St. Louis Post-Dispatch
October 5, 2002
SLSO's performance is full of dreamy and Energetic tones
By Sarah Bryan Miller

The St. Louis Symphony Orchestra, under the direction of Jahja Ling, covered a lot of musical ground in Friday night's concert at Powell Hall, from Spain to Finland, all performed with conviction and spirit.

Ling, making a welcome return to the podium, changed some seating arrangements for his weekend, reversing the positions of the violas and cellos. This used to be standard practice in American orchestras, and allows the violas to be heard better, while not diminishing the effect of the cellos.

Ling is not a flashy figure, but he's graceful, economical in his movements and easy to follow. He got far better results than the frantic fellow who led last week's all-Beethoven evening, with far less apparent effort.

The concert opened with Chabrier's "Habanera", one of the many French forays into Spain - or the French idea of Spain - composed in the mid-to-late 19th century. If there were tentative moments near the beginning, they were soon resolved, and the piece, unheard here in 20 years, proved a pleasant curtain-raiser.

Next, rather than a single concerto, came a pair of very different works for solo piano and orchestra: Manuel de Falla's "Nights in the Gardens of Spain" and Liszt's "Totentanz". Both featured pianist Eduardus Halim, and he was impressive in both. Slender and fine-boned, he holds his hands in an almost claw-like manner when playing, but the technique obviously works for him.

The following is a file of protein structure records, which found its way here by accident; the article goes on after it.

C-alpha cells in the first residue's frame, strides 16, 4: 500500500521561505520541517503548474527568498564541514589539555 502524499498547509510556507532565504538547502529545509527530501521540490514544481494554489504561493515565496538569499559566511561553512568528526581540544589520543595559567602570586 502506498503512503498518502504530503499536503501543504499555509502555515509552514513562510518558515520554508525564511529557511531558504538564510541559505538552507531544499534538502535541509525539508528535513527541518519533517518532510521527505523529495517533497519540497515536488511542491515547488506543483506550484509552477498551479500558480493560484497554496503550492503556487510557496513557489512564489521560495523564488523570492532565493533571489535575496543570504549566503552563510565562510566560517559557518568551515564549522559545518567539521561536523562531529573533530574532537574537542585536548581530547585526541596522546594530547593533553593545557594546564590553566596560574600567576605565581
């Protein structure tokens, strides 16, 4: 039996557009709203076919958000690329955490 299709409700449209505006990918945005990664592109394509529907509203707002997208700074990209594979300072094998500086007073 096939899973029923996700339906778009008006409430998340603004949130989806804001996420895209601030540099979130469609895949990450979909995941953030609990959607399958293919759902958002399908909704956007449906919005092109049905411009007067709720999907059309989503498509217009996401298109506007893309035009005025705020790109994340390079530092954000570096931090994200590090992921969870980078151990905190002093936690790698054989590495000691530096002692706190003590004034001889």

"Nights" moves from the dreamy to the energetic, and Halim handled both with Član and lovely tone. But "Totentanz" - "Dance of Death", based on that medieval favorite, the "Dies Irae" - is a virtuoso showpiece from start to finish, and Halim proved himself a very definite virtuoso with his big sound and technical mastery of this difficult work.

Sibelius' romantic Symphony No. 2 in D major, Op. 43, is familiar fare to the orchestra, and they play it very well. Ling addressed the score with a nicely considered, well-balanced reading, making for a splendid conclusion to a satisfying evening.

There were some lovely solo moments through the concert for many of the usual suspects, including concertmaster David Halen, principal trumpet Susan Slaughter, principal oboe Peter Bowman, acting assistant principal Jane Carl and principal flute Mark Sparks. Sparks and flutist Kimberly Valerio had some beautiful duet moments.